Saturday Mornings at Whitmore Square

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An emerging community is forming in the heart of Whitmore Square, bringing hope and hot food to all who frequent it.

Wheeling out a BBQ on Saturday mornings to the centre of the square, members of WestCare Baptist cook up a spread of bacon, eggs, and sausages, and serve fresh tea and coffee at no cost. Music plays and conversation buzzes as community members pull up a chair and hang out while they eat.

“They’re like a big family to me, they care,” says Greg Channing, a member of the community.

“It makes me want to be a part of them. I can fit in here. These mob, they go out of their way. What they do at the [WestCare] Centre, they work their butts off, and they’re so happy!”

“They’re not there to preach, they’re just themselves. They’re amazing, there should be more like them.”

Whitmore Square is well-known in Adelaide as a hub for services supporting disadvantaged and homeless people.

Such services can become clinical in their attempts to support huge numbers of struggling people in an overwhelmed system. Authentic community can be hard to find in the network, an issue compounded by the lack of services available on Saturday mornings across the wider metropolitan area.

A group of four housemates living in the city saw this need and chose to act, and its ongoing impact on the wider community is remarkable.

“We started this in October 2022,” says David McDonough, one of four young adults who kickstarted this organic community.

“It started with me and my housemates [Elton Botelho, Luke McDonough, and Jesse Beckinsale], we live just around the corner from here. On that day we decided to wheel the BBQ out and do a barbie with some bacon and eggs and see who would come. Now it’s grown to maybe over 100 people every Saturday.

“There’s definitely a need. On Saturdays, there’s the least number of services for the homeless or people in need to get food.

“Where we live is part of the Baptist Care SA program Urban Learning Community, living and volunteering with the homeless and those in need. So, we wanted a way to create better relationships and a good environment for people.”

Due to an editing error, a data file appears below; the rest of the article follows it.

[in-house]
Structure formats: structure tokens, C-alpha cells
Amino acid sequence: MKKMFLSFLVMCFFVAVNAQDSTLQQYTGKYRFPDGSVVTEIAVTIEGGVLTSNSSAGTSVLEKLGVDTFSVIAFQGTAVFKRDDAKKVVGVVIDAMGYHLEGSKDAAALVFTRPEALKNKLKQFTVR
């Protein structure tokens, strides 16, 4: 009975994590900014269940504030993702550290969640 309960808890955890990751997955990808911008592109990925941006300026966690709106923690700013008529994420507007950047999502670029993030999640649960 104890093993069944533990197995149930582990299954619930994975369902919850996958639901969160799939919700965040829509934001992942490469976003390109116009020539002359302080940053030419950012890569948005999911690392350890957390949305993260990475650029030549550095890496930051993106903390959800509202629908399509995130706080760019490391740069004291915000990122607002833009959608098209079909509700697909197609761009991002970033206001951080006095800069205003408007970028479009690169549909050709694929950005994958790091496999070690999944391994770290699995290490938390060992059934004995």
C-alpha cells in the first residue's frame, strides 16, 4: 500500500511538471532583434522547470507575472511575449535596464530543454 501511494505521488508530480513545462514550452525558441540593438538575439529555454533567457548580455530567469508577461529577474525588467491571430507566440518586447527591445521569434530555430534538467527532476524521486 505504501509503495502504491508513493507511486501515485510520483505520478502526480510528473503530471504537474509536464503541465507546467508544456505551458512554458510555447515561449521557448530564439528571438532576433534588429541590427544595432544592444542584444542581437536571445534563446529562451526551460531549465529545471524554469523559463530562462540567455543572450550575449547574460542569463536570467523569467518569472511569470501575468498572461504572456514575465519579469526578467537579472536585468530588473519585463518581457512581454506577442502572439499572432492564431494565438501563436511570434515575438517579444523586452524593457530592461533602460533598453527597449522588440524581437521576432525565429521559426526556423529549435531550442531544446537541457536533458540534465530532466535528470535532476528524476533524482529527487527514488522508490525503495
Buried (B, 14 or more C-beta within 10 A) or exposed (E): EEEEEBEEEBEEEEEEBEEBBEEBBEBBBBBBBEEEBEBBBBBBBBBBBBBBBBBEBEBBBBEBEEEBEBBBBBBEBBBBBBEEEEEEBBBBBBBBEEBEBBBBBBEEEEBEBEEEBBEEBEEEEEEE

And the response has been incredible. From Indigenous artists to octogenarian English teachers, horticulturalists to lawyers; the space is shared by many. For David, seeing relationships grow is the key.

“There’s lots of food, lots of services out there. But a lot of them can be a bit clinical, a bit transactional.

“What gets me back is the actual relationship side of it. People opening up, sharing more [of their story], friendship. From it we’ve seen people come to church, and not because we’ve evangelised to them.”

Growing up at WestCare Baptist opened David’s eyes to the opportunities at hand. For housemate Elton, after working with a COVID-19 response team in India, it was volunteering as an international student that exposed him to the present need.

“When I came to Adelaide, I had some spare time, so I thought I should volunteer. I walked into Baptist Care SA, and I was shocked. I didn’t know Australia had homelessness. As international students we see all the wishy-washy clean stuff, we don’t see the reality. It was then that I knew this is the place I should belong.

“Seeing people’s lives change. having good conversations, that’s what this place is about.”

Greg – who’s been around the WestCare Centre for four months – has seen this change.

“I was on my way to Brisbane from Perth. My plane was leaving the next morning, so I slept in this park, and someone stole my bag. All my belongings, everything was gone, and I was stuck here.

“Some old guy said to me ‘go over to that church over there, they’ll help ya’. So, I walked into that door and haven’t left. They opened their arms, heard my story, and took me on board. It’s the first time I’ve ran into a place where people actually, full-on care. You know the feeling straight away.”

Greg, a horticulturalist by trade, has transformed the local garden outside the WestCare Baptist church building. Curiously, the garden has also proven a place of safe refuge.

“I can’t stay away. I camp there every now and then, and when’s there’s bad issues [going on nearby], I get to the gate and it’s like there’s a forcefield there automatically stopping me from leaving. It’s weird!

“He [God] keeps me safe. The things [people say] are true because they’ve happened, I’ve experienced it! I’ve felt it.

“I shake my head. Twice I’ve had bad occasions of things getting stolen, and you just lose it. But ‘BANG!’ – just stopped me at the perimeter and sent me back. And I just sit down like, ‘what’s just happened?’ I feel almost embarrassed saying something about it. But it’s kept me out of trouble, and I just go back to the garden and keep working on the garden.”

Come be a part of this emerging community! Serving food and community every Saturday from 9am at Whitmore Square, Adelaide.

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